Middle

Examples are take home pies, which became an opportunity during the global financial crisis as people worked longer and ate out less, and "Sex in the City" cupcakes. The company tries to keep ahead by closely observing social trends, such as needs for comfort foods, and by entering award competitions which will allow it a market edge. Two examples of products that it tried and quickly withdrew from the market, after slow sales, were its Beef and Beer flavoured pie, and its Aphrodisiac Cake. Although differentiation through new products is challenging, every few months it launches a new product idea. With some 120 staff comprising full and part timers, equivalent to some 90 full time equivalents, new product development is championed and catalysed by three key individuals. Everyone's best ideas are welcomed and are evaluated. Open innovation is practised and the senior managers travel the world looking for new product and service ideas. From a recent international study tour, Steve Plarre and others brought back and implemented a total of 10 new products. Ferguson Plarre leadership style is seen as important in driving forward on innovation and sustainable development activities and outcomes. The open innovation is fostered through a leadership style characterised as enthusiastic, lead-by-example, 'super-open-door' and family atmosphere. All employees bring ideas forward and successes are celebrated with enthusiasm. The leadership style is: "We shepherd people from behind, let people go with their ideas, through a participative style" (Steve Plarre). Mike Plarre and others have the requisite technical and process knowledge to develop new product cooking and formulation procedures. Ferguson Plarre operates a test kitchen and has a skilled baker who works on these new product ideas. The new product decisions are taken based on an expected ROI and minimum gross profit margins but without formal budgets. However the company has grown to a size where budgets are being developed generally for the first time. ...read more.

Conclusion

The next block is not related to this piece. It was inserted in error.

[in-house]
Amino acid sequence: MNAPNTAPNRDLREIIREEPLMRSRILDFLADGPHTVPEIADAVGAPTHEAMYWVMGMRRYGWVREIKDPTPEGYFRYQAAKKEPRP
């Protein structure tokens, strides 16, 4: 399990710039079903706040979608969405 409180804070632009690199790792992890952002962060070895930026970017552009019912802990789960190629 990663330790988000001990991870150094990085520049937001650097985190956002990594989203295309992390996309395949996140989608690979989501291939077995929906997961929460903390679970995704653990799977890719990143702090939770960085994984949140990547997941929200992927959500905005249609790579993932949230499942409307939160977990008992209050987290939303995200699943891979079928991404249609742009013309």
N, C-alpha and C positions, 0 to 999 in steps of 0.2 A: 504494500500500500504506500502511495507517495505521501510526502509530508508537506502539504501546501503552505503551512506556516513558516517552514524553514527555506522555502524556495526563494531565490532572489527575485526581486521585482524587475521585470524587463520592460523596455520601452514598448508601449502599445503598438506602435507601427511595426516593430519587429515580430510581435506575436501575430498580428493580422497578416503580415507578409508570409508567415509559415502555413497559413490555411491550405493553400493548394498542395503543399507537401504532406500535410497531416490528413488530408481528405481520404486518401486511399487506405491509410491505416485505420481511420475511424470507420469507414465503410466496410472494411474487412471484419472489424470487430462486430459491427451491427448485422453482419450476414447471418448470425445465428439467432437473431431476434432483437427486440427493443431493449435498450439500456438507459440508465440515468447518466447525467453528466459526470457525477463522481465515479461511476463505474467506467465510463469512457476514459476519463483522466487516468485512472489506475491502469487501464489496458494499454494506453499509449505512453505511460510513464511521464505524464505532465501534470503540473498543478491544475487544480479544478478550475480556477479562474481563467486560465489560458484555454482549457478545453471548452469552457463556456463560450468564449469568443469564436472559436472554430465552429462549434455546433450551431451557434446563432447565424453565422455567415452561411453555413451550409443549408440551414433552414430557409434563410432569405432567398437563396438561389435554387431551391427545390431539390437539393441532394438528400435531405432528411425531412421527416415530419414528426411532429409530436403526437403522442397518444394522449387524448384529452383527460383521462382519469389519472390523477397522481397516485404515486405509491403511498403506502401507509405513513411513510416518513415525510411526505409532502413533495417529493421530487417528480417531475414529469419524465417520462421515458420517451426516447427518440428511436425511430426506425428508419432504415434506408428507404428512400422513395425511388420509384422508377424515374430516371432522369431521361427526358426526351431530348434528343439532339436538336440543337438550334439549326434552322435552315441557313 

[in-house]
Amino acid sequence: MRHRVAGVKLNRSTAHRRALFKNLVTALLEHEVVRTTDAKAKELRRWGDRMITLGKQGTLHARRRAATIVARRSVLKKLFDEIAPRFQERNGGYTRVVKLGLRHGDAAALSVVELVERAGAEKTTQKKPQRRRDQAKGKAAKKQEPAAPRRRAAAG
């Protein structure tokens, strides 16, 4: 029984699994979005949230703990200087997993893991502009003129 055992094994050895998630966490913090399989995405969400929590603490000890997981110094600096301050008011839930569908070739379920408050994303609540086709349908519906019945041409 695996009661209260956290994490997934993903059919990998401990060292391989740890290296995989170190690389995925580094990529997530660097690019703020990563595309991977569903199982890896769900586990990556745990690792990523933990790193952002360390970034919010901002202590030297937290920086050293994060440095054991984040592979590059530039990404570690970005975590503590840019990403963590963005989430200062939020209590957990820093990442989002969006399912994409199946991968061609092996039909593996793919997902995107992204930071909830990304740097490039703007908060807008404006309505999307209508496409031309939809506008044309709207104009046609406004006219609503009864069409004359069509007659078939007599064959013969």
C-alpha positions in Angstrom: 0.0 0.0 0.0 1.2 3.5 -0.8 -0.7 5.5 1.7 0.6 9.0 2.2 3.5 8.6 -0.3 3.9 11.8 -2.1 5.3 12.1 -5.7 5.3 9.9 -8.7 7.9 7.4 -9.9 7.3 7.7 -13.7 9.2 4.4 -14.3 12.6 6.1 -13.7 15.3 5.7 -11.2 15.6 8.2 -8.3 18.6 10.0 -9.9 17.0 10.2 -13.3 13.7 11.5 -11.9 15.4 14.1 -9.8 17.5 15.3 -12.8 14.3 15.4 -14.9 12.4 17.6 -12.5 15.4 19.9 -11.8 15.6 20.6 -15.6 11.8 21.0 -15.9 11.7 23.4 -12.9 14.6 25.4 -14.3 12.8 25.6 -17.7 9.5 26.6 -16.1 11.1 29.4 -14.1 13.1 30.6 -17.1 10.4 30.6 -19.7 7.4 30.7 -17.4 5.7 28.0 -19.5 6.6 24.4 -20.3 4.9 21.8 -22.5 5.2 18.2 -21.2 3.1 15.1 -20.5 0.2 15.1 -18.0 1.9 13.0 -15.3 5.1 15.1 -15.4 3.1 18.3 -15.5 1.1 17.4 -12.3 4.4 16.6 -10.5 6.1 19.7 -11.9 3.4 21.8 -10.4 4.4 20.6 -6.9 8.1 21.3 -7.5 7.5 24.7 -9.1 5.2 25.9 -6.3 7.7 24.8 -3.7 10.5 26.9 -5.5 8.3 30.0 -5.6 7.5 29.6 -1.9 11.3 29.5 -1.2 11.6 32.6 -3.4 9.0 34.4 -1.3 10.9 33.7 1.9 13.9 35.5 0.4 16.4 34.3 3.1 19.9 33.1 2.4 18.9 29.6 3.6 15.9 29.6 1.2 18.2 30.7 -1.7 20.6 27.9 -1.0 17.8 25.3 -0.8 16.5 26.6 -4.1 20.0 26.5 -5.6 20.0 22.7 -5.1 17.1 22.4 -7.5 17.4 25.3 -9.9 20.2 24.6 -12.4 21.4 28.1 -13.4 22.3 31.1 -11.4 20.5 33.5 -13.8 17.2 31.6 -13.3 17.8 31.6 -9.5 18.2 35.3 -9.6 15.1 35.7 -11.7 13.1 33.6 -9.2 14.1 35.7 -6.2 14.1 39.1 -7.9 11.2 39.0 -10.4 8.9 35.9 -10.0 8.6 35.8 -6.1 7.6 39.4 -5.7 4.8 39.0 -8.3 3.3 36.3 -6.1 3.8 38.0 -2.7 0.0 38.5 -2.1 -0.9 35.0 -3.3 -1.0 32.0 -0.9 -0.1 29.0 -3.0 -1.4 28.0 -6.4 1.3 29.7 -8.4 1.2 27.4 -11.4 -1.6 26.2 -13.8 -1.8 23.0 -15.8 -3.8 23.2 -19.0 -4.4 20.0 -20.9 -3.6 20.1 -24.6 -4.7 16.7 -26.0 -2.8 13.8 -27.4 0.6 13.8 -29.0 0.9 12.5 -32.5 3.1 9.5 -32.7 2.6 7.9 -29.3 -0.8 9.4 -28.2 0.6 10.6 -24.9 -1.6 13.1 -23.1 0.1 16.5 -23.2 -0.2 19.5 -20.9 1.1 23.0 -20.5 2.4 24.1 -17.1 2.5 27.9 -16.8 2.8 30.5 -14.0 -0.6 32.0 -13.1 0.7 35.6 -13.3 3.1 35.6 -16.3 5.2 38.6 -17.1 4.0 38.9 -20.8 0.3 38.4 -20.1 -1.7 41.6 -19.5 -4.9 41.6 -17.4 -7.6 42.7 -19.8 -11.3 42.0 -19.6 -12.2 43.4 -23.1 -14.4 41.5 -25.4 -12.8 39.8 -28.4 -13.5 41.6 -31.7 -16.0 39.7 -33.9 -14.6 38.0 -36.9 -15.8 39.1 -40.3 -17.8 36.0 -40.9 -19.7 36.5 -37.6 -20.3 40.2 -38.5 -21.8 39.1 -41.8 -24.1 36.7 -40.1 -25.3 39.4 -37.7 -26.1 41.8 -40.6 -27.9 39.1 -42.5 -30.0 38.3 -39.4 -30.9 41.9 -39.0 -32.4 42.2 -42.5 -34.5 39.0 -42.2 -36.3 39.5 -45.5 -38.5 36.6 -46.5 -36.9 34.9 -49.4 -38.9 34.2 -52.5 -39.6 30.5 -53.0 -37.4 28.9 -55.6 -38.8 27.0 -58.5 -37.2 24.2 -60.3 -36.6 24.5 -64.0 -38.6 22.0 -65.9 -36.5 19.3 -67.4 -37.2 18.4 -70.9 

(Toyota Australia executive). 107 | P a g e The Toyota approach to innovation is that 80% of what is accomplished is small step improvement of all processes, along with a few 'big things'. The company is very systematic about decisions and systems. Consensus is key to those decisions being implemented effectively. Toyota works hard to leverage influence across the supply chain. Toyota also tries to be proactive in sustainable development. It takes on innovative initiatives in this regard too. It supports and works with Conservation Volunteers Australia. It works closely with the local council. It makes social contributions to local schools. All such partnerships are built on building capability not just a one-off contribution, as the aim is a lasting and positive impact. Toyota measures its contribution and achievements carefully in sustainable development. It publishes an annual sustainability report, and sets targets for improvement. These goals are considered very important, part of its highest level of goals. An example of a recent goal was a 40% reduction in water use throughout the company. Toyota faces many challenges in trying to be competitive and innovative in Australia. It is concerned that manufacturing is reducing in quantity. Mitsubishi has stopped manufacturing and all other producers have reduced their local Australian manufacturing scale and model breadth. Conversely Toyota has expanded its Australian operations and invested in expansion. To make Australia attractive for investment, Toyota must be able to provide a competitive workforce o, in terms of education and skill levels. There must also be a viable supplier base, which means that suppliers must be able to export from Australia. Suppliers must also be innovative as this is seen as a high cost country. Toyota wants its suppliers to: "Take charge of their innovation destiny" (Toyota executive) It is a great time to be innovative as Toyota knows how to make continuous improvement work well, there is marvellous new technology coming available regularly and Toyota is always willing to help and support suppliers. 108 | P a g e 109 | P a g e 9. ...read more.